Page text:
The A*STAR-affiliated researchers contributing to this research are from A*STAR Skin Research Labs (A*SRL).

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References

Moothanchery, M., Perumal, J., Mahyuddin, A.P., Singh, G., Choolani, M., et al. Rapid and sensitive detection of ovarian cancer biomarker using a portable single peak Raman detection method. Scientific Reports 12, 12459 (2022). | article

About the Researchers

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Malini Olivo

Distinguished Principal Scientist

A*STAR Skin Research Labs (A*SRL)
Malini Olivo is a Distinguished Principal Scientist at A*STAR Skin Research Labs (A*SRL) where she leads the Translational Biophotonics Laboratory. Concurrently, she is also an Adjunct Professor at the Lee Kong Chian School of Medicine, NTU; Department of Obstetrics & Gynaecology, National University Health System, NUS, Singapore; and Royal College of Surgeons Ireland, Dublin, Ireland. She obtained a PhD degree in Bio-Medical Physics in 1990 from University Malaya/University College London (UCL) and did her post-doctoral training between 1991 and 1995 at UCL, UK and both McMaster University and University of Toronto, Canada. Her current research interest is in medtech and nano-biophotonics and its applications in translational medicine. Her efforts include bridging the gap between cutting edge optical technologies and unmet clinical needs by developing in-house photonics-based devices for various industries. She has succeeded in obtaining competitive research funding of over USD 25 million to support her research in Singapore and overseas. She has published over 500 papers, three books and 20 book chapters, and filed close to 50 patents on technology platforms and devices. She is also the co- founder of three medtech companies. Furthermore, she holds many advisory international roles and is well recognised internationally for her research in biophotonics for her pioneering research contributions. She has conferred as the Fellow of Optical Society of America (OSA), Fellow of American Institute of Medical Bioengineering (AIMBE) and Fellow of Institute of Physics, UK.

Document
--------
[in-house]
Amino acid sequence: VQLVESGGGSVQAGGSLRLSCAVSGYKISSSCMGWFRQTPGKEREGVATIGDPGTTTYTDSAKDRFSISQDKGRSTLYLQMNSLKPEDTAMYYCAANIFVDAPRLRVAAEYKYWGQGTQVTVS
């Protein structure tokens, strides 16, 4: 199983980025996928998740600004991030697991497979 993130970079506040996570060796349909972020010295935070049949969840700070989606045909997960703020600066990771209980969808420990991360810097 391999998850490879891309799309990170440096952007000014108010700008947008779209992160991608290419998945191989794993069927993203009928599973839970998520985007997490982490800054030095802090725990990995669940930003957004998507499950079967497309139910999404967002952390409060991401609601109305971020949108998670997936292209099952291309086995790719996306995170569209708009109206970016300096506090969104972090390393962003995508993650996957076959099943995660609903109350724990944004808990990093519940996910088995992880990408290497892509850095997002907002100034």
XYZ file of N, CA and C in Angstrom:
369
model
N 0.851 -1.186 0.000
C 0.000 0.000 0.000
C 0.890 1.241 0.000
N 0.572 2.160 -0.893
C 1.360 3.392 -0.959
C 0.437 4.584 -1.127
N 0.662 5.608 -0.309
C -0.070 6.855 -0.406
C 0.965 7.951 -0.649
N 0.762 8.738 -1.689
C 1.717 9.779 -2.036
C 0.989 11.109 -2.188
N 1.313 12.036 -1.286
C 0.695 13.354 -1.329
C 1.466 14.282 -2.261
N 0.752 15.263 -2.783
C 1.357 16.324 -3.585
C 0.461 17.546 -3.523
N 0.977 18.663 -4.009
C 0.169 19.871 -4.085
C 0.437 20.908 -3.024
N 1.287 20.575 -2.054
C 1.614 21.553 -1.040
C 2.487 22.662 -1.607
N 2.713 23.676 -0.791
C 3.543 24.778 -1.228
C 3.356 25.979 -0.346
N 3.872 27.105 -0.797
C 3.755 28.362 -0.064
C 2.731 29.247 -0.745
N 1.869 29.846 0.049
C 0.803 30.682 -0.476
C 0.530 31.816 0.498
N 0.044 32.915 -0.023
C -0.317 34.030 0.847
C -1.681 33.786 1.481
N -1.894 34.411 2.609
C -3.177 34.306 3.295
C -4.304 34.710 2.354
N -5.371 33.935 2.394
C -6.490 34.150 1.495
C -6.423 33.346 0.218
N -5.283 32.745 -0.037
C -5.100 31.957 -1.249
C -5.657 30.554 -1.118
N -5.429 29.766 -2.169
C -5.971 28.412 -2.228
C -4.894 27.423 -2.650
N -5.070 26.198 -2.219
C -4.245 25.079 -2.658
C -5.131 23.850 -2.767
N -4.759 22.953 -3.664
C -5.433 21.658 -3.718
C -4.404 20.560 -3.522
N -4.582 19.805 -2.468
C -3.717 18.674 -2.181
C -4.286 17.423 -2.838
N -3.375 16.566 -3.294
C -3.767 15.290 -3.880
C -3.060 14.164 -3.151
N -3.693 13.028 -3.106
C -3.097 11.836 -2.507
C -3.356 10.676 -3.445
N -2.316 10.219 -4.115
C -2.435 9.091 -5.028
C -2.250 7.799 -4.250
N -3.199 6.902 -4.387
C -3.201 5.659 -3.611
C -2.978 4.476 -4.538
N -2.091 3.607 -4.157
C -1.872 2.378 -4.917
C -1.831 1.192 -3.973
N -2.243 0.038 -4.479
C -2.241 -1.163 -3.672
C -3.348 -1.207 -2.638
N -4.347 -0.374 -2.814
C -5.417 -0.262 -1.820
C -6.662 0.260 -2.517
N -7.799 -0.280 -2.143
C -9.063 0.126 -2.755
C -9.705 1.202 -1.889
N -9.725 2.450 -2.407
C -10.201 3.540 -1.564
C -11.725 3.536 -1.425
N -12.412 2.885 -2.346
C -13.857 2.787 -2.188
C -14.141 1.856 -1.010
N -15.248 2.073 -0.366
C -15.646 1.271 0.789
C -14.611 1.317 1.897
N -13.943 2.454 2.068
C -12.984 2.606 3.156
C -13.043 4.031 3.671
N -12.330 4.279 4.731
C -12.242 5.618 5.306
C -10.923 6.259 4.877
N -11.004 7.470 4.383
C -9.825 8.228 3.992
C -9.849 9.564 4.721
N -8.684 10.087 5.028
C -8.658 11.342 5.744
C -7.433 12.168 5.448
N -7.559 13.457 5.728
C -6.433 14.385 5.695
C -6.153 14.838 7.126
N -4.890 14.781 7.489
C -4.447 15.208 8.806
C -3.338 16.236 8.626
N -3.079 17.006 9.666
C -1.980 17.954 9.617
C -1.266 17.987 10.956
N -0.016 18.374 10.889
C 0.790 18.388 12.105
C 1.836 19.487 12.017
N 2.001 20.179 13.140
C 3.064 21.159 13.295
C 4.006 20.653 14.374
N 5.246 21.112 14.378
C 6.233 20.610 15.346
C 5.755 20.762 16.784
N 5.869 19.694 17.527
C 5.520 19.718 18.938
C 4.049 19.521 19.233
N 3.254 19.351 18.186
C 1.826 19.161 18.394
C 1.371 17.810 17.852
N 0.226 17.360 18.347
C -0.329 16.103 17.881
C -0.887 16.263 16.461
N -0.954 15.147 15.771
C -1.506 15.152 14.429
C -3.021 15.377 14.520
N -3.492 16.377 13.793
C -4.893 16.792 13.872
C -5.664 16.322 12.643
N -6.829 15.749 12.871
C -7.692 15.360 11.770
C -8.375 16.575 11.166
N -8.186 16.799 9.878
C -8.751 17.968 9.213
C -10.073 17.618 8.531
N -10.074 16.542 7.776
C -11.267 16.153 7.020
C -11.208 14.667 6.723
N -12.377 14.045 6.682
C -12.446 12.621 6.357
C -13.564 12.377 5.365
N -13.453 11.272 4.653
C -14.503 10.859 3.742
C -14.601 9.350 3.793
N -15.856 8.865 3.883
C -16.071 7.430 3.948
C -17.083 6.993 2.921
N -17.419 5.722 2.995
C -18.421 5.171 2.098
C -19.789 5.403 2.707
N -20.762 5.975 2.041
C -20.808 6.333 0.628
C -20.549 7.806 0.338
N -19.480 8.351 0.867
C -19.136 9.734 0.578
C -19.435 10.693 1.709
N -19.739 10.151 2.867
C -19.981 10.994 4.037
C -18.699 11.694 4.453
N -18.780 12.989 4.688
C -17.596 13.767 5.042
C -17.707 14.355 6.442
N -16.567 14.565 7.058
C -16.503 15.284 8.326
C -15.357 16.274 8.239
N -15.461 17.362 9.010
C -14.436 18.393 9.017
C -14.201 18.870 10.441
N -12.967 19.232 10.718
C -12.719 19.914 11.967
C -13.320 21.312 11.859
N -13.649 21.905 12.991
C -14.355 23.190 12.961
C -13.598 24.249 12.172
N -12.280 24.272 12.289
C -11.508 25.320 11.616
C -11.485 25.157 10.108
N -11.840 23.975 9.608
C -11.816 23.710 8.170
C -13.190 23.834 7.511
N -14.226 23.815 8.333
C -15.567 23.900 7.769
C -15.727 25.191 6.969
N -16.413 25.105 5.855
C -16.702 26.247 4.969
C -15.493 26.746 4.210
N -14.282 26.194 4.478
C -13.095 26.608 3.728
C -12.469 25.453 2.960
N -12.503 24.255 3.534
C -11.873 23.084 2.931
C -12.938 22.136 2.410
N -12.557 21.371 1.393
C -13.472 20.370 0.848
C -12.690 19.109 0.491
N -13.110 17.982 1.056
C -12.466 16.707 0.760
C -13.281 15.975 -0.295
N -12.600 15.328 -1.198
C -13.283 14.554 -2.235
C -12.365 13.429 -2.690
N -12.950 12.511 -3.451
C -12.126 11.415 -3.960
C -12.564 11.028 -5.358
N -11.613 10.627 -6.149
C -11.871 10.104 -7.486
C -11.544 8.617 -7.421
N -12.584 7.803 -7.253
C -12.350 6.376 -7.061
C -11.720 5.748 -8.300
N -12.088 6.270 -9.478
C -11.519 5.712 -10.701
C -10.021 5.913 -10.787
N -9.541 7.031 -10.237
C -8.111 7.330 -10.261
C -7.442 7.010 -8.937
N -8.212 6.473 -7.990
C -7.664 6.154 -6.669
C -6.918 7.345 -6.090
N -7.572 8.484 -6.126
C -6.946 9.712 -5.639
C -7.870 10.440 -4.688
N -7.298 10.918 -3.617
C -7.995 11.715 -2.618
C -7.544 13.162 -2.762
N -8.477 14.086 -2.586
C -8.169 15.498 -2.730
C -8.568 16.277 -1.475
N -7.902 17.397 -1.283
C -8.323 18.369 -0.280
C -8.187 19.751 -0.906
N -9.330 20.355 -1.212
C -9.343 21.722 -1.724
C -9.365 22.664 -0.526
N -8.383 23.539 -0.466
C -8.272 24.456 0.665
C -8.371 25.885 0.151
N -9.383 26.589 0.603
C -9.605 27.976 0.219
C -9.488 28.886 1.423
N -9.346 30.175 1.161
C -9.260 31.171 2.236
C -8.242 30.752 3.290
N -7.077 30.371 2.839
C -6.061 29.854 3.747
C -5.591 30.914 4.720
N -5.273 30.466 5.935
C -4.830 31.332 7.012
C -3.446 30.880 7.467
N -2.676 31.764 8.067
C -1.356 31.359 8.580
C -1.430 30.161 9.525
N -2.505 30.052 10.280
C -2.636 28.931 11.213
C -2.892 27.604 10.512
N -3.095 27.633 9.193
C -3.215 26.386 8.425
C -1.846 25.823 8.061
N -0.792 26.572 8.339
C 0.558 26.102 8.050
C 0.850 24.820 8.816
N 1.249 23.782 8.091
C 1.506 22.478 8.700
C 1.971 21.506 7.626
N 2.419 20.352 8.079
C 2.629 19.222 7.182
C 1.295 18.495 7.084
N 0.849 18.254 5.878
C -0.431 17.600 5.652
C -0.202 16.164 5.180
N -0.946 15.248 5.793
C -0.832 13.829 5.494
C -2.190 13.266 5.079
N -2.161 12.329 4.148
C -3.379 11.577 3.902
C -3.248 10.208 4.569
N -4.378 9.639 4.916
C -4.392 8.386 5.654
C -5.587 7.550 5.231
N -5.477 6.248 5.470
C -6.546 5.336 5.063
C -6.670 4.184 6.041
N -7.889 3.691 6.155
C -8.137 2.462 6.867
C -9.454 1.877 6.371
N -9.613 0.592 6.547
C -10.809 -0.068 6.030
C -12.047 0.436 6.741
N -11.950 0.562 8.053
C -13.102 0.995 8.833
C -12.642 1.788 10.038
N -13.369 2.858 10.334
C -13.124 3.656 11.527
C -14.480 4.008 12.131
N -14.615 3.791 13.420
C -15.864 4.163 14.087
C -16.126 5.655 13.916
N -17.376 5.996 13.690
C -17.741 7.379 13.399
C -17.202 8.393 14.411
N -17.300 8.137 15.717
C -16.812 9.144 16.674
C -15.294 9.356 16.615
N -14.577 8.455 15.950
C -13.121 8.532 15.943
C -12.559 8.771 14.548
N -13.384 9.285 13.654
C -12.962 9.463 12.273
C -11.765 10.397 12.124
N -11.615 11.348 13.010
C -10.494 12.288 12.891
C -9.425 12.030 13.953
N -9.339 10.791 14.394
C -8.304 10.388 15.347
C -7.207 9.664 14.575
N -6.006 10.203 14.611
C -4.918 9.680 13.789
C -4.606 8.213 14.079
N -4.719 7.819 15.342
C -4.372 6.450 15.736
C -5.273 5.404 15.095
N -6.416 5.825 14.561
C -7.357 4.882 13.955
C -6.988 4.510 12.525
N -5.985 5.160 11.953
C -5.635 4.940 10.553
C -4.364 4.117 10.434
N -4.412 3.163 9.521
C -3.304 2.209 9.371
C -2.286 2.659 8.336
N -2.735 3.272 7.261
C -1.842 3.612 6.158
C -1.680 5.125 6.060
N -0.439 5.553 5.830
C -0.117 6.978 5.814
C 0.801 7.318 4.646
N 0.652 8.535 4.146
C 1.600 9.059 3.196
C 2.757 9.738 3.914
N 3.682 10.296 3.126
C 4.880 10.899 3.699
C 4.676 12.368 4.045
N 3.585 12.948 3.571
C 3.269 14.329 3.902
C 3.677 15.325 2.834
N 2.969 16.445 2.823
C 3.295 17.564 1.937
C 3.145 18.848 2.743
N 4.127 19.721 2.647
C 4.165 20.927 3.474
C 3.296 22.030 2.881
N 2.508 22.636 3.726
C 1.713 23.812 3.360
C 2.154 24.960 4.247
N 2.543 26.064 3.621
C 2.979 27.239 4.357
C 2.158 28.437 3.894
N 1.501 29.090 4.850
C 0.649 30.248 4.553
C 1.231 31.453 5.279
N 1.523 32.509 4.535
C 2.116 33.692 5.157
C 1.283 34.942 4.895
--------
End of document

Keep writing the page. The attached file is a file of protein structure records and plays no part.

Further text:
Jayakumar Perumal is a Senior Scientist I at the Translational Biophotonics Laboratory at A*STAR Skin Research Labs (A*SRL). In 2010, Perumal obtained his PhD in South Korea, specialising in materials engineering and surface chemistry—in particular on polymer-based microfluidics fabrication for various bio-chemical applications. He came to Singapore in 2011 and has been working in A*STAR for more than 12 years. His research interests were mainly on optical diagnostic platform assay development similar to his work on rapid Raman/SERS based portable diagnostics and applying it on different disease biomarker detection. He is working on newer types of non-lithography based scalable plasmonic substrates for point-of-care detection of different bio-chemical analytes. Perumal has several patents and publications to his credit, and he is working towards the development of alpha prototype for early ovarian cancer diagnostics that has drawn strong interest from industries.

This article was made for A*STAR Research by Wildtype Media Group